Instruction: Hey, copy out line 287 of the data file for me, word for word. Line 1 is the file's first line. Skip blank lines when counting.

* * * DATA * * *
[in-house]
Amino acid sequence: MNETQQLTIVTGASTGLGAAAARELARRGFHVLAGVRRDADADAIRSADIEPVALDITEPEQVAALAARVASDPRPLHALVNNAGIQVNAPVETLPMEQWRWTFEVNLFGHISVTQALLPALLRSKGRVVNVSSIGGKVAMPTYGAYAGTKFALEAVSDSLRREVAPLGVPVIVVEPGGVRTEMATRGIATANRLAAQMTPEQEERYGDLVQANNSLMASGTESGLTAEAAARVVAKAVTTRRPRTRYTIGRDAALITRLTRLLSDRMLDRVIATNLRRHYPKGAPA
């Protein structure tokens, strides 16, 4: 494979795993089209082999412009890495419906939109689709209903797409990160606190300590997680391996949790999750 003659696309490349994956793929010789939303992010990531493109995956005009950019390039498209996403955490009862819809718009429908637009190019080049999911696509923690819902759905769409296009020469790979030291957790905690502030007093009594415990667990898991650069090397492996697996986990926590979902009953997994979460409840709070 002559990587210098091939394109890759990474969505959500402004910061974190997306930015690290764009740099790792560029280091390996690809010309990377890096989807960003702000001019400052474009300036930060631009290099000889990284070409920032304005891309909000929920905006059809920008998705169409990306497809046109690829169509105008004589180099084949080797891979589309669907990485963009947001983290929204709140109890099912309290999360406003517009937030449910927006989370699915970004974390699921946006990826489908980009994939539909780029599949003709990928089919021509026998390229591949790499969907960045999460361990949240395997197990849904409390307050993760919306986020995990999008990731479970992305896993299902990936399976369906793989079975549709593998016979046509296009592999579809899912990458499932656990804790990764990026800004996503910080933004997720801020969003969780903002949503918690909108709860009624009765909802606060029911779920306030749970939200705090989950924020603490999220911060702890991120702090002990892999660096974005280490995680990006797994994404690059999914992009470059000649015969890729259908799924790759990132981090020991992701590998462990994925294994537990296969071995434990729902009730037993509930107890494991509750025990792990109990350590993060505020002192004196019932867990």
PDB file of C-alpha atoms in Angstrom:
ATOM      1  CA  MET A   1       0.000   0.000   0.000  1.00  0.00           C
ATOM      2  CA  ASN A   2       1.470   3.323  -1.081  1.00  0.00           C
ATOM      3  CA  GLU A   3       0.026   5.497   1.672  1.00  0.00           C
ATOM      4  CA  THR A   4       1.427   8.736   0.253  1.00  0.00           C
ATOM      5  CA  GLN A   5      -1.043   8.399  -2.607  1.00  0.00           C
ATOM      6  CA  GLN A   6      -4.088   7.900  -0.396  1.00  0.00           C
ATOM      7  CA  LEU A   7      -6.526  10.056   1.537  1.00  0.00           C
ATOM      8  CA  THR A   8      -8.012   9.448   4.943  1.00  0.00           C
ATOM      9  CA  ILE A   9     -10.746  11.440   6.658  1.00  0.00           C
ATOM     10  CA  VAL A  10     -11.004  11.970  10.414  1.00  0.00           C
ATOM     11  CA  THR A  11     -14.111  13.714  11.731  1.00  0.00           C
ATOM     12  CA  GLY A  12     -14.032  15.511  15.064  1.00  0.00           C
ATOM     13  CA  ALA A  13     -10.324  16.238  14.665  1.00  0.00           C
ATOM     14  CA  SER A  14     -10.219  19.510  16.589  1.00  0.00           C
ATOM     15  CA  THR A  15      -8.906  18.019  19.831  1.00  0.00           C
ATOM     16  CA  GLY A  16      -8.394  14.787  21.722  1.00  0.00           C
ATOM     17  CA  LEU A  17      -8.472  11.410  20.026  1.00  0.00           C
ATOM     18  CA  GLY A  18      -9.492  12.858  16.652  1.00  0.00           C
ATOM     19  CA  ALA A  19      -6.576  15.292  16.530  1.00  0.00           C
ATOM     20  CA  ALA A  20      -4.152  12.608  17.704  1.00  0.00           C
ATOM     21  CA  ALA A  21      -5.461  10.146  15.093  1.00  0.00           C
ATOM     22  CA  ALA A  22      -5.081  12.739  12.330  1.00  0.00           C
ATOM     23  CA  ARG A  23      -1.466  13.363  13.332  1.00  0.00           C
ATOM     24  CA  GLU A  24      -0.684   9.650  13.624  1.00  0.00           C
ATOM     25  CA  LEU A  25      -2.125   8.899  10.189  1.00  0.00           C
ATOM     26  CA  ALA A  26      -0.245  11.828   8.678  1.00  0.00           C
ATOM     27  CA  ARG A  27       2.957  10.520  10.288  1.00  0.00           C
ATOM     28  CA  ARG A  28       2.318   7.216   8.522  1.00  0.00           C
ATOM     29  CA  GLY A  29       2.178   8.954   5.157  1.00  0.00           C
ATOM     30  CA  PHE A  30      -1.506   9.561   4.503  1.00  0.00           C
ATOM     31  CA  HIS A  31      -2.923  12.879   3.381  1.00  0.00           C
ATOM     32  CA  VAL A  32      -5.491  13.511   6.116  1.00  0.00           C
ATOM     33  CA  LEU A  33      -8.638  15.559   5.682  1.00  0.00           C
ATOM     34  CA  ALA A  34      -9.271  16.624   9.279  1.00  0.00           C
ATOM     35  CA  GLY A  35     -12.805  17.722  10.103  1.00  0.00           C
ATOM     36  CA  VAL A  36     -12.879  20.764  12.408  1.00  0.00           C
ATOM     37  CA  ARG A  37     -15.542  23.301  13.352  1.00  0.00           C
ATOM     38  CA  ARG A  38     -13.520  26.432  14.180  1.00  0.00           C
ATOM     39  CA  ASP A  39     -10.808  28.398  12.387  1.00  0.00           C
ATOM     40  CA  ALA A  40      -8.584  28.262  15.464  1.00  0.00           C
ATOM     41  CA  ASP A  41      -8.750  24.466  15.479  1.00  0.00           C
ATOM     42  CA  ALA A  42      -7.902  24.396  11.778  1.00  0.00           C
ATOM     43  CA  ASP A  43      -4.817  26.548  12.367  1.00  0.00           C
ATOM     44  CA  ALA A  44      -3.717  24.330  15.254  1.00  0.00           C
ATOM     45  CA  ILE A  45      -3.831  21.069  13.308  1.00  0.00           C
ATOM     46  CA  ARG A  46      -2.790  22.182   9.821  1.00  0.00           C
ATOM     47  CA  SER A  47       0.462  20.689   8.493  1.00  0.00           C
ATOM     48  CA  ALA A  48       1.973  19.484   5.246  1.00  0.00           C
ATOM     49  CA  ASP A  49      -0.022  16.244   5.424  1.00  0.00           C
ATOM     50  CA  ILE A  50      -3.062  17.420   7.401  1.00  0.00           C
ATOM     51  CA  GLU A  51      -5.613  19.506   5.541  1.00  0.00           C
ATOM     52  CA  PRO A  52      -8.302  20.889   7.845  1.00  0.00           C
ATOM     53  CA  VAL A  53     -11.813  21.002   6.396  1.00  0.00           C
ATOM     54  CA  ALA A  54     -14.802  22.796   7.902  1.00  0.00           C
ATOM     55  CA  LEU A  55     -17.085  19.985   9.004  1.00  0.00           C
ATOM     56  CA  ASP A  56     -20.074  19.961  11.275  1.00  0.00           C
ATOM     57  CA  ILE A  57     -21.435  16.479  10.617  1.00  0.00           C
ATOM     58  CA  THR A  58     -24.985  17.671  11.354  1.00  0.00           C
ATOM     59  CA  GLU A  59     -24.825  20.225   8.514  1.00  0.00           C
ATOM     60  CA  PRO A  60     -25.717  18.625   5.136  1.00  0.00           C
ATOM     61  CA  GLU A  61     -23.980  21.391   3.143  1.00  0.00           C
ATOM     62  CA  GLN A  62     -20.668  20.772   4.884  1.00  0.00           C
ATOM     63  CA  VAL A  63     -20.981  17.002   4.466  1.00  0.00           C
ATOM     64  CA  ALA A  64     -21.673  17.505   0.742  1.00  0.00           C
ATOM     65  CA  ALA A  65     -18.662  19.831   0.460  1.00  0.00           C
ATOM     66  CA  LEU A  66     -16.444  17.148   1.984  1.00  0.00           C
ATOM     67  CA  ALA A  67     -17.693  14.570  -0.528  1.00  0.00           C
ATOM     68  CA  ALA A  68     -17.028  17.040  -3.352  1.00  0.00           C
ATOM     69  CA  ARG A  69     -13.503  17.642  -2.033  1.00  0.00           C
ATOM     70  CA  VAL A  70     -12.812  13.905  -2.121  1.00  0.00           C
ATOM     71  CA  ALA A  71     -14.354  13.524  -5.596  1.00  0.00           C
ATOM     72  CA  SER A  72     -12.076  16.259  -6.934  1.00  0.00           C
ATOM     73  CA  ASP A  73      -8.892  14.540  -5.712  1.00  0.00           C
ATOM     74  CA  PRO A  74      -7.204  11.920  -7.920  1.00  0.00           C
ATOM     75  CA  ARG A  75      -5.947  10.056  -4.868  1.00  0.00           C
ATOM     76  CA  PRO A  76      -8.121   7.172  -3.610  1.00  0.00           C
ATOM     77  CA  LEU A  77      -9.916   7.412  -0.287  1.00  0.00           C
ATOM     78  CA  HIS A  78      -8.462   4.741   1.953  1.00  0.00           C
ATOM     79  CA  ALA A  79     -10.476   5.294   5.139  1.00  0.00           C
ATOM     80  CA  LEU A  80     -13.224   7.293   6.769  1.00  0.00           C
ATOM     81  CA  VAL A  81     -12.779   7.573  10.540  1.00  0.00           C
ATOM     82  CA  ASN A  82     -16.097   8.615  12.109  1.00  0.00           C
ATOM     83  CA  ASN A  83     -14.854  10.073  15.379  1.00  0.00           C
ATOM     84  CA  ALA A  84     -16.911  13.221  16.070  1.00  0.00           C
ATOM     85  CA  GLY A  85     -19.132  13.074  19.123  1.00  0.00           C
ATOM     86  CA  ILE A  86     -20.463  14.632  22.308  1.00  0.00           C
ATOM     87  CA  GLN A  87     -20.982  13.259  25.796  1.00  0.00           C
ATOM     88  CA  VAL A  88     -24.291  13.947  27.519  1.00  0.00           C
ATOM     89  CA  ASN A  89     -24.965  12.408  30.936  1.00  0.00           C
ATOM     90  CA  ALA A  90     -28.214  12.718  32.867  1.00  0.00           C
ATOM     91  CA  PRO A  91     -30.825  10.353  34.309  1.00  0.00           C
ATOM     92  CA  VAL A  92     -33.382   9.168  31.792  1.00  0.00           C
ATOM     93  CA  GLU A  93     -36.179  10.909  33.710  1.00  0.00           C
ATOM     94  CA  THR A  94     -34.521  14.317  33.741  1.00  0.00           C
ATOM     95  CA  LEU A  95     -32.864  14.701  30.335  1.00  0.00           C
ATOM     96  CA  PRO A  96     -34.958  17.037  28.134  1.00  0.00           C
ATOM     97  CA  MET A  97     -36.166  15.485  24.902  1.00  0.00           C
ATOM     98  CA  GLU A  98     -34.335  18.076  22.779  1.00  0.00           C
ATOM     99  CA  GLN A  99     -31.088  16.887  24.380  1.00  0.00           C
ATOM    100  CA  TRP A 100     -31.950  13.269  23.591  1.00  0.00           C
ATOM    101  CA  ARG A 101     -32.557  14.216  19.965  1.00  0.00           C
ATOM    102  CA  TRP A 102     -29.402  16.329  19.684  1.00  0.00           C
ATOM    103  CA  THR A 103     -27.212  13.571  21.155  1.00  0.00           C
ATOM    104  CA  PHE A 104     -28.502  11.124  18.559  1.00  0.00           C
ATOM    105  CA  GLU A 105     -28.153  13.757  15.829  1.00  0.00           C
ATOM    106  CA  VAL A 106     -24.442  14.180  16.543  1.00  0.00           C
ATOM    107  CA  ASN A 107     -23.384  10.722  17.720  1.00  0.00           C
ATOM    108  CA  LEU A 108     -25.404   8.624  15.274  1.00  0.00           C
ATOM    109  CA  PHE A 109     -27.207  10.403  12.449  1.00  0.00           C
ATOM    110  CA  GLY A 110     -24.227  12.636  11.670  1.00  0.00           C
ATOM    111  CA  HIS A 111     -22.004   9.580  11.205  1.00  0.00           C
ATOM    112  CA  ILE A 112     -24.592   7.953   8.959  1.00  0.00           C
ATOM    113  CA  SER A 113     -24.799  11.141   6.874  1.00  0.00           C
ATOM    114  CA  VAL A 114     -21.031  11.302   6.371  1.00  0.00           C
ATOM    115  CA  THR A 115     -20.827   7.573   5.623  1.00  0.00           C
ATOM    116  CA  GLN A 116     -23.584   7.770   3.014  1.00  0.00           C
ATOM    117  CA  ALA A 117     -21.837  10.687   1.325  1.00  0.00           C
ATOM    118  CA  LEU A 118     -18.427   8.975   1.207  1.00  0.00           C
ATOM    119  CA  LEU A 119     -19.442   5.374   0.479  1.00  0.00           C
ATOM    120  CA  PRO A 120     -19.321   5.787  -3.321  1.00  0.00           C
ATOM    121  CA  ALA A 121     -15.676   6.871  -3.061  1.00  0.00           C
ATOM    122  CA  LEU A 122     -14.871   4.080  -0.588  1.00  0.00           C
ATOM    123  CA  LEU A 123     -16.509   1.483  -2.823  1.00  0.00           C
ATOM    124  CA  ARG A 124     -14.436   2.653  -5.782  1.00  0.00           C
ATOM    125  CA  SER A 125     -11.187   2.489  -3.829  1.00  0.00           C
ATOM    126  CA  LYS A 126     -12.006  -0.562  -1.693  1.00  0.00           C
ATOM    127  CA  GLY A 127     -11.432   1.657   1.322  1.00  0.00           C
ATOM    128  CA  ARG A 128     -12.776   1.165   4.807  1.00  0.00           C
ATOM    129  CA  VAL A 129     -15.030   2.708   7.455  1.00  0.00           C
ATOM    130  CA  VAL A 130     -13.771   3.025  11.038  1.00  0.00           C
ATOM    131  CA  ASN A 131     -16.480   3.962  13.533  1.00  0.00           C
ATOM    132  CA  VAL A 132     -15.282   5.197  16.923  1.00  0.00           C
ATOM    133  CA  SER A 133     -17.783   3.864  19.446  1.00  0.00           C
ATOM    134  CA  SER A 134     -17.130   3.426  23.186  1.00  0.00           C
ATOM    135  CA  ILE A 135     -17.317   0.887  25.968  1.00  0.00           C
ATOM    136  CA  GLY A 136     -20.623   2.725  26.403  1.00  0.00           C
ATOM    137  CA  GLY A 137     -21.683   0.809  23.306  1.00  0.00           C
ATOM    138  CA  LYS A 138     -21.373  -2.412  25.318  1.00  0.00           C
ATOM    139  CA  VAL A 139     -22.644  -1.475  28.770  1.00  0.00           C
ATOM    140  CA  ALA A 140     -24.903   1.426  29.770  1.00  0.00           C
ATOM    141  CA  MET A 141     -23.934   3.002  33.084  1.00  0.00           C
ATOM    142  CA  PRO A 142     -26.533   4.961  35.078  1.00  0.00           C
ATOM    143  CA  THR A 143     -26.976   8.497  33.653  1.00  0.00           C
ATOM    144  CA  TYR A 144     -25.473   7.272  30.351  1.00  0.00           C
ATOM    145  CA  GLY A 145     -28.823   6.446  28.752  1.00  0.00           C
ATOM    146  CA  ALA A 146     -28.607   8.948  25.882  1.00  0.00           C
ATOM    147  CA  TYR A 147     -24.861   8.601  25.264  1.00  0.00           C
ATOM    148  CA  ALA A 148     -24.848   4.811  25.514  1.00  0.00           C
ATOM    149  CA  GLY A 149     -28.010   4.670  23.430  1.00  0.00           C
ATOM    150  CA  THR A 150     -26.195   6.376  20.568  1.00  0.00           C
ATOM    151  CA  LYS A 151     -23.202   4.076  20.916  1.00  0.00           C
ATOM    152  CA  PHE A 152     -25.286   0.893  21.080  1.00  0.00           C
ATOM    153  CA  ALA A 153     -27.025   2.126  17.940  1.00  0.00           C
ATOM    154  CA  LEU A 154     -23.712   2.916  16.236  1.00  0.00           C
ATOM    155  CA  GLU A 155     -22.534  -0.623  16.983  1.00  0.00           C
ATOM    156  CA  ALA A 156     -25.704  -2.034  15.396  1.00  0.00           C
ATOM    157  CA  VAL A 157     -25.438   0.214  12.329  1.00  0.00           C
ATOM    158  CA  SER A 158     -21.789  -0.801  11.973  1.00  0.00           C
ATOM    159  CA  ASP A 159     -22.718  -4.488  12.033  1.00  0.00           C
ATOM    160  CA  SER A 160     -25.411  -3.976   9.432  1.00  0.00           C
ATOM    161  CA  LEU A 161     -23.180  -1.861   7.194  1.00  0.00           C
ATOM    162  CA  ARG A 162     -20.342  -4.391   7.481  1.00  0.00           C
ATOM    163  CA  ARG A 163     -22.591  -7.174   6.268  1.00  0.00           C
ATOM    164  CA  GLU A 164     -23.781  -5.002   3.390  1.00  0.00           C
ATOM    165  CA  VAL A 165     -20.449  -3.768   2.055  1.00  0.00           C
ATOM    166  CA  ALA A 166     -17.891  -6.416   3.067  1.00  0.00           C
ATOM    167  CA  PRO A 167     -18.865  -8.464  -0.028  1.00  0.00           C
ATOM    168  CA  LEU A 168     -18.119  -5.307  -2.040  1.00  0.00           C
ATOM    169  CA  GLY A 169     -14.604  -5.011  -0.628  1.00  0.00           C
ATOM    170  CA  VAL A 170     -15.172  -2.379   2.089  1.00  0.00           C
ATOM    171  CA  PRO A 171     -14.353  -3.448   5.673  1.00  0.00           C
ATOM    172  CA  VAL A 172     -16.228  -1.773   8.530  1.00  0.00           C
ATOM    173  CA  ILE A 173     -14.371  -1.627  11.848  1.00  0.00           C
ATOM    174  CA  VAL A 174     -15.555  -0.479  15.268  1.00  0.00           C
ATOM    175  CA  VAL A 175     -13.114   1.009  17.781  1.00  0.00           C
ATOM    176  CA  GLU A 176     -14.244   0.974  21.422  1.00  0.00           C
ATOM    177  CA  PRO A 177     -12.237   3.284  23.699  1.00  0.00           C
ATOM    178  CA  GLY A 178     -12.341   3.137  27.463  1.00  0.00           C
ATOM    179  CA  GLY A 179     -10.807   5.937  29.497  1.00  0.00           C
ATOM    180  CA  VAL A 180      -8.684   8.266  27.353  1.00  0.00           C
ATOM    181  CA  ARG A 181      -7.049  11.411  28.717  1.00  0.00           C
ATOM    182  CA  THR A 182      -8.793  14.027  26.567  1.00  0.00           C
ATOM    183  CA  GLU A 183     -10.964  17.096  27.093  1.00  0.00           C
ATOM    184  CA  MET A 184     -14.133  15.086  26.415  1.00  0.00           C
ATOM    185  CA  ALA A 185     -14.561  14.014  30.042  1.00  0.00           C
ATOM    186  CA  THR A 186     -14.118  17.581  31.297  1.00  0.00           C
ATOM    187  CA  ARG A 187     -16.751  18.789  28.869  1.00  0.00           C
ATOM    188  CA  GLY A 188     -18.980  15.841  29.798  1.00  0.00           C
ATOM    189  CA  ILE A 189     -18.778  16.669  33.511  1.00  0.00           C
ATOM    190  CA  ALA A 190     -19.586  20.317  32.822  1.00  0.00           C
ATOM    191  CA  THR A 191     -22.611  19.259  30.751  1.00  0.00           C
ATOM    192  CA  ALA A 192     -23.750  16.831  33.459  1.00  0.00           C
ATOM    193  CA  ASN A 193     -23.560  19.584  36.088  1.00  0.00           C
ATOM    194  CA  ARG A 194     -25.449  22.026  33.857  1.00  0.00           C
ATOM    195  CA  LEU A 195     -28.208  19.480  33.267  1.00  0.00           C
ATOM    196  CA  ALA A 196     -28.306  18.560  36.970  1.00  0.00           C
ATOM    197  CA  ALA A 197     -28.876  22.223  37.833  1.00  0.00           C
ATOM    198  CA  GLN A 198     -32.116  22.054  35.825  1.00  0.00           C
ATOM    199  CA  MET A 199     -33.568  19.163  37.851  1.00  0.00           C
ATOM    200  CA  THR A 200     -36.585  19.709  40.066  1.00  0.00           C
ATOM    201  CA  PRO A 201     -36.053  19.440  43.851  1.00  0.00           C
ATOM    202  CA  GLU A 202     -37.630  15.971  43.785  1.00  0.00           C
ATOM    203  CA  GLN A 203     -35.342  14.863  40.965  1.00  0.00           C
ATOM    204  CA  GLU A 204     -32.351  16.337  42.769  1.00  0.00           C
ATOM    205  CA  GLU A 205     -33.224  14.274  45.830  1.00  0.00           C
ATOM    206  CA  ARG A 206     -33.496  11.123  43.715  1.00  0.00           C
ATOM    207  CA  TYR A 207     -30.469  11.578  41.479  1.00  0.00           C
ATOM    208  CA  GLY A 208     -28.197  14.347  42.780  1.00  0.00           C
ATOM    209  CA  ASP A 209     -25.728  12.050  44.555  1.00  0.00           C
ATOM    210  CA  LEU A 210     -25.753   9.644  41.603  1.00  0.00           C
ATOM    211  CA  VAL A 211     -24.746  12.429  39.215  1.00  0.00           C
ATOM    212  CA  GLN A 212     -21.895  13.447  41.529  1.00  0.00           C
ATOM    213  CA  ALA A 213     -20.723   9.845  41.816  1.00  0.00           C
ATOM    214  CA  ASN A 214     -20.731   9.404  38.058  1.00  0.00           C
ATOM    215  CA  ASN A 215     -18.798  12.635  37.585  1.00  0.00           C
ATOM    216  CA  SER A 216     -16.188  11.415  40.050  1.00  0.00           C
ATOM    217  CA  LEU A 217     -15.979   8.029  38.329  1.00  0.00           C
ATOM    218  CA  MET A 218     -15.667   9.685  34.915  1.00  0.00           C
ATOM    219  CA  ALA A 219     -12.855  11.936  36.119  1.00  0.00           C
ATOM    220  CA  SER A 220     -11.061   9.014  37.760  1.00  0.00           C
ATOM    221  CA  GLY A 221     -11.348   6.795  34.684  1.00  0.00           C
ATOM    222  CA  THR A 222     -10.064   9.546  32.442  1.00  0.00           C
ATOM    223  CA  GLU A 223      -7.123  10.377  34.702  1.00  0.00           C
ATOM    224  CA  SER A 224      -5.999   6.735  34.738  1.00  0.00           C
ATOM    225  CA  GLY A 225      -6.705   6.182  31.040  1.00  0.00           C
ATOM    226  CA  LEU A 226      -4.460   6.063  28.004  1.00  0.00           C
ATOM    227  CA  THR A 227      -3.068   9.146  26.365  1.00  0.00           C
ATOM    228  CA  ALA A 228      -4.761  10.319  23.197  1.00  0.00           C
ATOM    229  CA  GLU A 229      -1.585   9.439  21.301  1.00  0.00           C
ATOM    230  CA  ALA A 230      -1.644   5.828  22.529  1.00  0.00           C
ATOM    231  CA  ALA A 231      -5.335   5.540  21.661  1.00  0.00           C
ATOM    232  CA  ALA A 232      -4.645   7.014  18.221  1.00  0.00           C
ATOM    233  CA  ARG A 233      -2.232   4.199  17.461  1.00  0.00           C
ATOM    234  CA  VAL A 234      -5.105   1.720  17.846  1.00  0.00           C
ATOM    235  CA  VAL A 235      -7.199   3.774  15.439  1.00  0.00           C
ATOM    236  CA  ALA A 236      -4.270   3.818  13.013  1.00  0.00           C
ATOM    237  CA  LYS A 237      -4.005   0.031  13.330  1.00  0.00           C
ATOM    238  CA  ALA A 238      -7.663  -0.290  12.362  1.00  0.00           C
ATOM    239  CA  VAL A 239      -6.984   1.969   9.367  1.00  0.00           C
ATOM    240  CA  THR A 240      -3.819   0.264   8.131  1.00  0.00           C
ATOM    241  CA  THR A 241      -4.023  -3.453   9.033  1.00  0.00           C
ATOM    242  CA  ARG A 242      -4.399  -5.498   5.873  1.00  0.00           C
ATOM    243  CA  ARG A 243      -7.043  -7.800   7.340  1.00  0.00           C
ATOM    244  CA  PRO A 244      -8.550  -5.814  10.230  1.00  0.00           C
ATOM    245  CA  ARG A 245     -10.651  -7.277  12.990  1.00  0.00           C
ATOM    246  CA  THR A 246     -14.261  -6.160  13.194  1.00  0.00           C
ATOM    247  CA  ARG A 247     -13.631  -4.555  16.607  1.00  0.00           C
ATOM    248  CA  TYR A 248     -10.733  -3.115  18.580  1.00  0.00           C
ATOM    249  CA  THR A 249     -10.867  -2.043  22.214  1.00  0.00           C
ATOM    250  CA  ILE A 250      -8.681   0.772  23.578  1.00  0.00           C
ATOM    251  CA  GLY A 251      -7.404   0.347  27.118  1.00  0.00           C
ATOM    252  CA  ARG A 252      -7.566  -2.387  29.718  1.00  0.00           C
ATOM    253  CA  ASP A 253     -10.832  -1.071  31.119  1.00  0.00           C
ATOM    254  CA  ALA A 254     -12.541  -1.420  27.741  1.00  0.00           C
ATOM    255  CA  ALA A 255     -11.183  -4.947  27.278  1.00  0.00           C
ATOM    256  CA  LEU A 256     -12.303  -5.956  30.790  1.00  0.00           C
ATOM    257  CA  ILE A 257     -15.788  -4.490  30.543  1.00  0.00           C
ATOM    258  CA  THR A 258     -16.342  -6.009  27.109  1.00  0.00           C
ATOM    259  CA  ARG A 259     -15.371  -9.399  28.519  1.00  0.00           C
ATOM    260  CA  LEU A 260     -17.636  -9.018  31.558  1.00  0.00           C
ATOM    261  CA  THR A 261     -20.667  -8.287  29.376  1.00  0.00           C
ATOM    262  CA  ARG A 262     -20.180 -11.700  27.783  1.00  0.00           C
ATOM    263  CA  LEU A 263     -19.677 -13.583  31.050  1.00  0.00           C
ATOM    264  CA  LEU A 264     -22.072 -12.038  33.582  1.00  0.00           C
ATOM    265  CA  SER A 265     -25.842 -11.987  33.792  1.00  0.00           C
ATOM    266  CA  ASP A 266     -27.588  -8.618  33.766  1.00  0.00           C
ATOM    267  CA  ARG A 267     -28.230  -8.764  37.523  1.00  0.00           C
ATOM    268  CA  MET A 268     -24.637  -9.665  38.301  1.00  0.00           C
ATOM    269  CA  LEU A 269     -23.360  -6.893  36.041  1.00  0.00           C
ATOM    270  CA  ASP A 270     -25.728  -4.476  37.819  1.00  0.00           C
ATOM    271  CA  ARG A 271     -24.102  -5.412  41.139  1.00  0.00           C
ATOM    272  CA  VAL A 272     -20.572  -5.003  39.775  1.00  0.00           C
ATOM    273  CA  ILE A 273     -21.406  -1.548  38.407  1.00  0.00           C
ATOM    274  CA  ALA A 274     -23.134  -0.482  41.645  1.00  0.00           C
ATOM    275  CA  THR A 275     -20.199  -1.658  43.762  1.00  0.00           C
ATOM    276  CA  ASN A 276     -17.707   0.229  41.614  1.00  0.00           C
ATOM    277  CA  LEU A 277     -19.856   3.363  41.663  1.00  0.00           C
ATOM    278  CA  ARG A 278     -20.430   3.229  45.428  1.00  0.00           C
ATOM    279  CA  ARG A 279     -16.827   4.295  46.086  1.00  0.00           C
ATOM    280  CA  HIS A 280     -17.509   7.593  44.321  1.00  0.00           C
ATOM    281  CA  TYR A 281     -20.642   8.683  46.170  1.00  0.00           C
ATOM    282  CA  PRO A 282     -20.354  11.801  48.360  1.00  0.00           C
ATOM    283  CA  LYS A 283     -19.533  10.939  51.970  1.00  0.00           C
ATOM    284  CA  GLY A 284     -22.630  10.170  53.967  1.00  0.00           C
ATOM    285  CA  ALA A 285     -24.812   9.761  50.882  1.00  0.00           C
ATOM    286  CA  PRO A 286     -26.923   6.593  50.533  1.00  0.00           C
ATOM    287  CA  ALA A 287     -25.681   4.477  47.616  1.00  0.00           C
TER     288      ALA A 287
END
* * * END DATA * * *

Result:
ATOM    283  CA  LYS A 283     -19.533  10.939  51.970  1.00  0.00           C